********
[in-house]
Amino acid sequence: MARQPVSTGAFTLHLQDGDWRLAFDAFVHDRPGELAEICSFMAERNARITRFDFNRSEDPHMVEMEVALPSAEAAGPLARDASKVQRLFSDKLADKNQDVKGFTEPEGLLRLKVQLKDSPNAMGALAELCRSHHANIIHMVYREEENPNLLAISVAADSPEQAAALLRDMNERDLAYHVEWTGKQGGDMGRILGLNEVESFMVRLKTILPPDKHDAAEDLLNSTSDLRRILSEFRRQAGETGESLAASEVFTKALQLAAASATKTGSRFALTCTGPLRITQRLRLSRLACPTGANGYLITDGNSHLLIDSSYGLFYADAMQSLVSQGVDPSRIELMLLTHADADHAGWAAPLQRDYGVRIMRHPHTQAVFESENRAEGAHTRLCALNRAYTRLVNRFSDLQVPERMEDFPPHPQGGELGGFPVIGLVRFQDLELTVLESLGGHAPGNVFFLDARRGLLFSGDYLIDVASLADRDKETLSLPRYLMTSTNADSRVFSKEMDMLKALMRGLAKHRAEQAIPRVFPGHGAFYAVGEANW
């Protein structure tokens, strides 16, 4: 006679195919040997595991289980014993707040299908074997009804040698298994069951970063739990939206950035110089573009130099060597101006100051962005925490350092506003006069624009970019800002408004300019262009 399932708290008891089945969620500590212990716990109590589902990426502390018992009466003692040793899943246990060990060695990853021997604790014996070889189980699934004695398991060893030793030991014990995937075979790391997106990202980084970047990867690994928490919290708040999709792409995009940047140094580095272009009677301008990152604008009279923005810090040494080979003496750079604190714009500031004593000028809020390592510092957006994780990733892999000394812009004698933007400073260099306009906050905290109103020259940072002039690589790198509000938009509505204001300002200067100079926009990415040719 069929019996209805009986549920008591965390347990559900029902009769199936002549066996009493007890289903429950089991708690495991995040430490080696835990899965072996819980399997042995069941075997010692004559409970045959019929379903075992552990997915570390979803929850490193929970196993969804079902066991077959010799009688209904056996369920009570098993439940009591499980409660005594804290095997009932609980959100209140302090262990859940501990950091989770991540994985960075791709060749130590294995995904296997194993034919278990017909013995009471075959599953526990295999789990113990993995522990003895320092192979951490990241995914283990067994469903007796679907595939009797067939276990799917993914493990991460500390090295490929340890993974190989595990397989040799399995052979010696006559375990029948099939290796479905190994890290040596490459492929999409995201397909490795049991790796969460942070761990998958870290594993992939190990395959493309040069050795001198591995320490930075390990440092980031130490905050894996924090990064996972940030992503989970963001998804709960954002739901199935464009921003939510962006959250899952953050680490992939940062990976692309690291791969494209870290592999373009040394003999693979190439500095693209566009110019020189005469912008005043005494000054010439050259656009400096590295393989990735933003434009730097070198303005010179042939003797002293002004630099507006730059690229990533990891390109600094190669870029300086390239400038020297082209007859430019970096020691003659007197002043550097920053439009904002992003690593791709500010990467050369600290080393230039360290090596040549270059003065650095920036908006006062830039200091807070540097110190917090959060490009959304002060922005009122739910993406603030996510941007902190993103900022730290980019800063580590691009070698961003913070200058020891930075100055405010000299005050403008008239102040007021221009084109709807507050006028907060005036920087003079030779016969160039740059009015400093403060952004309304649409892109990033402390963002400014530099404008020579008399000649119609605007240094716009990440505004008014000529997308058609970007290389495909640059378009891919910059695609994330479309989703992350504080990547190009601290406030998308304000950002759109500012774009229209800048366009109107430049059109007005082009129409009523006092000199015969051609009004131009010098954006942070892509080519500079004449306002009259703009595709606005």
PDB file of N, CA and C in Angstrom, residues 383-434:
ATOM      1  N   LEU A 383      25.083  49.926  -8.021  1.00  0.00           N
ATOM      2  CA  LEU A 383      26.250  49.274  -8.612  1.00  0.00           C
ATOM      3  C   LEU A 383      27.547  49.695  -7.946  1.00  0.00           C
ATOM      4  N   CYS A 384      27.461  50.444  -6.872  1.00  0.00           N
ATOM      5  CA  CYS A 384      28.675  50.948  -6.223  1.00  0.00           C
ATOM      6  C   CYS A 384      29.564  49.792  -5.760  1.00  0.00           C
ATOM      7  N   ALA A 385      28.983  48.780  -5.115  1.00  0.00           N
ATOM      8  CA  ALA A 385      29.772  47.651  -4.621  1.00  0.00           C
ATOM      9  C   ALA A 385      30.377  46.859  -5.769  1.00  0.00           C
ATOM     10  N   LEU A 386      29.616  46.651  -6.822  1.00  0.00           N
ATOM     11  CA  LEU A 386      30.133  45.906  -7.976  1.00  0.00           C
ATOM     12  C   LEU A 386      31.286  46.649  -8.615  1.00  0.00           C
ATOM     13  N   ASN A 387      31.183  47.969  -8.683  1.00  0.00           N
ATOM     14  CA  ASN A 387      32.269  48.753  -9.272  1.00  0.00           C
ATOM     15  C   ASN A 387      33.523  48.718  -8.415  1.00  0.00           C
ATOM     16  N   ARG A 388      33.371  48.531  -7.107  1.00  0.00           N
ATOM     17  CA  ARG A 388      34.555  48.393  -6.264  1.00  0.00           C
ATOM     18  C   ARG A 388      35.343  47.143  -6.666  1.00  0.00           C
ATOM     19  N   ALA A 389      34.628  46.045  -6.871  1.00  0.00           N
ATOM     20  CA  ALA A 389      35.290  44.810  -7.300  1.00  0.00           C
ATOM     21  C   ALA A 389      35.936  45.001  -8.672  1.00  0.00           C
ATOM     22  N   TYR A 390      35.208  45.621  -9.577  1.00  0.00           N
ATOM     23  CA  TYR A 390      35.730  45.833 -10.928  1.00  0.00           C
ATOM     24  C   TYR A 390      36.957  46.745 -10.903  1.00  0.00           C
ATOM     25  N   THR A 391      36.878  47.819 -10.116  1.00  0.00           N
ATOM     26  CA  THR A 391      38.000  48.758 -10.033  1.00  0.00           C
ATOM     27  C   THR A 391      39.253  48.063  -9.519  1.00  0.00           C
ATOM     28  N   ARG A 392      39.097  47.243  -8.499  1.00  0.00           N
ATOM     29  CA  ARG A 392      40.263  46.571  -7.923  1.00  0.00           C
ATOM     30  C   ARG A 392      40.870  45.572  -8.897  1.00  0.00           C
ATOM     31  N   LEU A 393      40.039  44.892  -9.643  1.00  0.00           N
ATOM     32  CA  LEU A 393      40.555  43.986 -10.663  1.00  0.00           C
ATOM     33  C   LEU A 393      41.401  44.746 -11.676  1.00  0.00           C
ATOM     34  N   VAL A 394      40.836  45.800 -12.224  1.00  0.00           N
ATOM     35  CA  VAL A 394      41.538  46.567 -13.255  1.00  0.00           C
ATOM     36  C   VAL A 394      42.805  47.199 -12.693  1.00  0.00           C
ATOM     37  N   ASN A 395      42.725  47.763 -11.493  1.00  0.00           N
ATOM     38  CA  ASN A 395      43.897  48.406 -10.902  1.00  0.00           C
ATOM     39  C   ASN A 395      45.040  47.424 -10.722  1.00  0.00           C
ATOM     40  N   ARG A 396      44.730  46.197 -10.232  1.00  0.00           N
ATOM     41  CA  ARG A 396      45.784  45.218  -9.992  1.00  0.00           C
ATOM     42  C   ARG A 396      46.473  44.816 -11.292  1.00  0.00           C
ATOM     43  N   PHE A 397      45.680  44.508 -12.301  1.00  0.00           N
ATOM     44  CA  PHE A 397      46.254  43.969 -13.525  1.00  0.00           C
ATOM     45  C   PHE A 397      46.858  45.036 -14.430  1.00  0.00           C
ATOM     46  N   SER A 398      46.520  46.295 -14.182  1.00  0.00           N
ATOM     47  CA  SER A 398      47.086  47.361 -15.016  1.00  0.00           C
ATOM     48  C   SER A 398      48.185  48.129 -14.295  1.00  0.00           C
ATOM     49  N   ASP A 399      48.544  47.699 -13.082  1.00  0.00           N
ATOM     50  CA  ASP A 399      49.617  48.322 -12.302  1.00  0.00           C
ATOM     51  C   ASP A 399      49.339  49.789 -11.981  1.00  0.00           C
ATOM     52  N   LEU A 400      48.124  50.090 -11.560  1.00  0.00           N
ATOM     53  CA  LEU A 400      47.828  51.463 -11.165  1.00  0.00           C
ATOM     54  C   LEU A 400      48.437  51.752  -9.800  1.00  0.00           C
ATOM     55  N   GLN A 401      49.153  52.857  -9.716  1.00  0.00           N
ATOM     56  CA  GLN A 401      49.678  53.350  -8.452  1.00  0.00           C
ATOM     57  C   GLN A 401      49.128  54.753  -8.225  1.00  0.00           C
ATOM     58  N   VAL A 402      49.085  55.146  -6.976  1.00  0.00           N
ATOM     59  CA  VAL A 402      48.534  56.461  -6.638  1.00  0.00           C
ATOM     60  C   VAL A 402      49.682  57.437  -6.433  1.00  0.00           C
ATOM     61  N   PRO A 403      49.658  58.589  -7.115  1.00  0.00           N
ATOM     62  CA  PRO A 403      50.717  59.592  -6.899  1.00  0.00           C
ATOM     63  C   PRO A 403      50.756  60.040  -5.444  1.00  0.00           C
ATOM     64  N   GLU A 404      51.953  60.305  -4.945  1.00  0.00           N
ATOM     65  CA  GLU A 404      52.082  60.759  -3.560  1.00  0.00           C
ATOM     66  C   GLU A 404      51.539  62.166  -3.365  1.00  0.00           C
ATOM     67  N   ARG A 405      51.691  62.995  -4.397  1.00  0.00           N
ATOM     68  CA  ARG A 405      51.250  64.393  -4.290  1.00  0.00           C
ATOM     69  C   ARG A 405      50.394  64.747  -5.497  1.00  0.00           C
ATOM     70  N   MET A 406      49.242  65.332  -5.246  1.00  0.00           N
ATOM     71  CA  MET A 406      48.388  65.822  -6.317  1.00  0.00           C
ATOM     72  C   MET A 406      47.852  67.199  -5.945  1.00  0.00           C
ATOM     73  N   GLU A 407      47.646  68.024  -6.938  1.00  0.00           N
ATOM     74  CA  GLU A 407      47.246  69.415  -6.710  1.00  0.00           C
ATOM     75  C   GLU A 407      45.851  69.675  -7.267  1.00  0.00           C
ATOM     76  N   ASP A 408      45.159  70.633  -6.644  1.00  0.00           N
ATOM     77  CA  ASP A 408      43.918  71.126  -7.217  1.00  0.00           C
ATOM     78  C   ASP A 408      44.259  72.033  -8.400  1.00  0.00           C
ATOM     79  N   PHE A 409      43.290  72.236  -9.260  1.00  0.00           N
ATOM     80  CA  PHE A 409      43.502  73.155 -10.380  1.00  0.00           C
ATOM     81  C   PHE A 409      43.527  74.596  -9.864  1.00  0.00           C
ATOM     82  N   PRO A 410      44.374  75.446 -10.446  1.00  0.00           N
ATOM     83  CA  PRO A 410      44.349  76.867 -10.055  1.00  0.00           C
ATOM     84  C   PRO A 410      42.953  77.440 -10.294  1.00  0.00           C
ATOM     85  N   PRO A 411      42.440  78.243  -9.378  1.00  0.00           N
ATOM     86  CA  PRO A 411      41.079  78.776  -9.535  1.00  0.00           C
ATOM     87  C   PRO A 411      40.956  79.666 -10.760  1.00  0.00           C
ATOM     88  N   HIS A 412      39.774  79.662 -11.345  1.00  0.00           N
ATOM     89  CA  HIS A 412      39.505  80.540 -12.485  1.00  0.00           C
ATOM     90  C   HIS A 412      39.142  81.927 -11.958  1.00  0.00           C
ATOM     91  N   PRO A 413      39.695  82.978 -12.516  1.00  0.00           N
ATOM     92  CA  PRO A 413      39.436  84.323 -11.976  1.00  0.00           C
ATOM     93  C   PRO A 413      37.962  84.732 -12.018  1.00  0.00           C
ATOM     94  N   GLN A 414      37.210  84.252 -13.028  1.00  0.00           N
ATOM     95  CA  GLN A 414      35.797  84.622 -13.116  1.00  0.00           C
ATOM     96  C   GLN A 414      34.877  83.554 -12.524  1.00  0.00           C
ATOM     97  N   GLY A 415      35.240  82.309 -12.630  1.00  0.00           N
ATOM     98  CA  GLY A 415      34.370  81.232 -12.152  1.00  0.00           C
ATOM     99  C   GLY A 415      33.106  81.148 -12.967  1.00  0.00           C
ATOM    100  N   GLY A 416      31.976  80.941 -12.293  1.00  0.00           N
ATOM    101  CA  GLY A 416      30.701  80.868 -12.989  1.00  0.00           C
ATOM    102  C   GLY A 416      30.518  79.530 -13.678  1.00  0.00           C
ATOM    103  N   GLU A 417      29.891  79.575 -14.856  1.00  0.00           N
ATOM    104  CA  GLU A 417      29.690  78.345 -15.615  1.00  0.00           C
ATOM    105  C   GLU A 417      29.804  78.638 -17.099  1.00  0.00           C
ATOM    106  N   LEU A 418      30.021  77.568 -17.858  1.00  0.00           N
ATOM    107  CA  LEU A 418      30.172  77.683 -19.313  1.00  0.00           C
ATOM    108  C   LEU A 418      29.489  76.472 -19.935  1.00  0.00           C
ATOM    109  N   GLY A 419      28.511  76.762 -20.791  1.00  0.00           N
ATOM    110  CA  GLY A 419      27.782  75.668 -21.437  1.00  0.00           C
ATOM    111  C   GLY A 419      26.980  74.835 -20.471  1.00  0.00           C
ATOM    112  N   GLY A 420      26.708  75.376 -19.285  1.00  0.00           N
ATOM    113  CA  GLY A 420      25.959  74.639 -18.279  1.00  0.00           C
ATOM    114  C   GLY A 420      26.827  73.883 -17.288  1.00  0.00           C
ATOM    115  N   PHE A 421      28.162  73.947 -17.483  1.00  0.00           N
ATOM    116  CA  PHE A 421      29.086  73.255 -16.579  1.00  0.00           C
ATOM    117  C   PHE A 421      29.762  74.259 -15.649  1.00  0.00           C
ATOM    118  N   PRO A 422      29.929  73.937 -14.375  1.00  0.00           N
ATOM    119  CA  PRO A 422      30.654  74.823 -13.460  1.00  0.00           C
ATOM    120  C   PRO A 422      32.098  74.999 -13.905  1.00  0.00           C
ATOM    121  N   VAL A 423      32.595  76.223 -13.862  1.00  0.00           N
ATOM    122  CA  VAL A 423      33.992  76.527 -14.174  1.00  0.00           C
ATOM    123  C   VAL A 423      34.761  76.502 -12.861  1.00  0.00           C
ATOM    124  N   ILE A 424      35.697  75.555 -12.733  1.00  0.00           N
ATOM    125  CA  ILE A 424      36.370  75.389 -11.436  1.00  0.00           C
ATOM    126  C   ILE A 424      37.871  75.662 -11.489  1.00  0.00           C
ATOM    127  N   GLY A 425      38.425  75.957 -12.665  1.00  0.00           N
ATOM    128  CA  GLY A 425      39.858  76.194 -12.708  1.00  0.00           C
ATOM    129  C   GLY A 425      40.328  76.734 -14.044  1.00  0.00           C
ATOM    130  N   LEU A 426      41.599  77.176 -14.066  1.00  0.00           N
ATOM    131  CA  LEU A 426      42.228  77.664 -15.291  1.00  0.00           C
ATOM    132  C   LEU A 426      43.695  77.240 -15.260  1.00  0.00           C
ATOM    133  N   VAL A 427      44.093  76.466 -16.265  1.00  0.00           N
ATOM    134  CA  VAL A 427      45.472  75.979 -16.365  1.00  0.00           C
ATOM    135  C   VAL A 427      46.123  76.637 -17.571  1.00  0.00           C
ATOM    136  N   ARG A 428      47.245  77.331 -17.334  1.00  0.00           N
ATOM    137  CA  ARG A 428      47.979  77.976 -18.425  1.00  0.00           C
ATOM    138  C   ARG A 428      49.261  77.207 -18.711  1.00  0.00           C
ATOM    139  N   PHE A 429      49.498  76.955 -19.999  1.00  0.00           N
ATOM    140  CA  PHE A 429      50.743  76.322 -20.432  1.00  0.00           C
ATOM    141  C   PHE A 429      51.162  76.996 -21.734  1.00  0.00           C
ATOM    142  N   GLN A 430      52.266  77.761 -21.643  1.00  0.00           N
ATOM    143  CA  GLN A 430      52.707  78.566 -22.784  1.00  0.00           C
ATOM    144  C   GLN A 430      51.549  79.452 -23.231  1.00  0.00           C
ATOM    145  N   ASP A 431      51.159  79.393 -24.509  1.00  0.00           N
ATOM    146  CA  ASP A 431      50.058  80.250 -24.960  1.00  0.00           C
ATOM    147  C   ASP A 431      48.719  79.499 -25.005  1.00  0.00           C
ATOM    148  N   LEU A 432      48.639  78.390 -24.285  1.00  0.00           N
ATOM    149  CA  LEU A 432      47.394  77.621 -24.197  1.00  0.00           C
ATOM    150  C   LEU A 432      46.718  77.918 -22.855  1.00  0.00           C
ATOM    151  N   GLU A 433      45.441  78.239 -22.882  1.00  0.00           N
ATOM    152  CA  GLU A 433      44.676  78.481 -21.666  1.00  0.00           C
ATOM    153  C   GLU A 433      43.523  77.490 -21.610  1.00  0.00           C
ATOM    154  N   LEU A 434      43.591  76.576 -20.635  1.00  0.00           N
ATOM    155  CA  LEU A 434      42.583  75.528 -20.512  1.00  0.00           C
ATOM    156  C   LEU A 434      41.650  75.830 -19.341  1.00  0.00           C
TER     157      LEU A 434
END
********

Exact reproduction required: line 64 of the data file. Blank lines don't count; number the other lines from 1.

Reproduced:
ATOM     60  C   VAL A 402      49.682  57.437  -6.433  1.00  0.00           C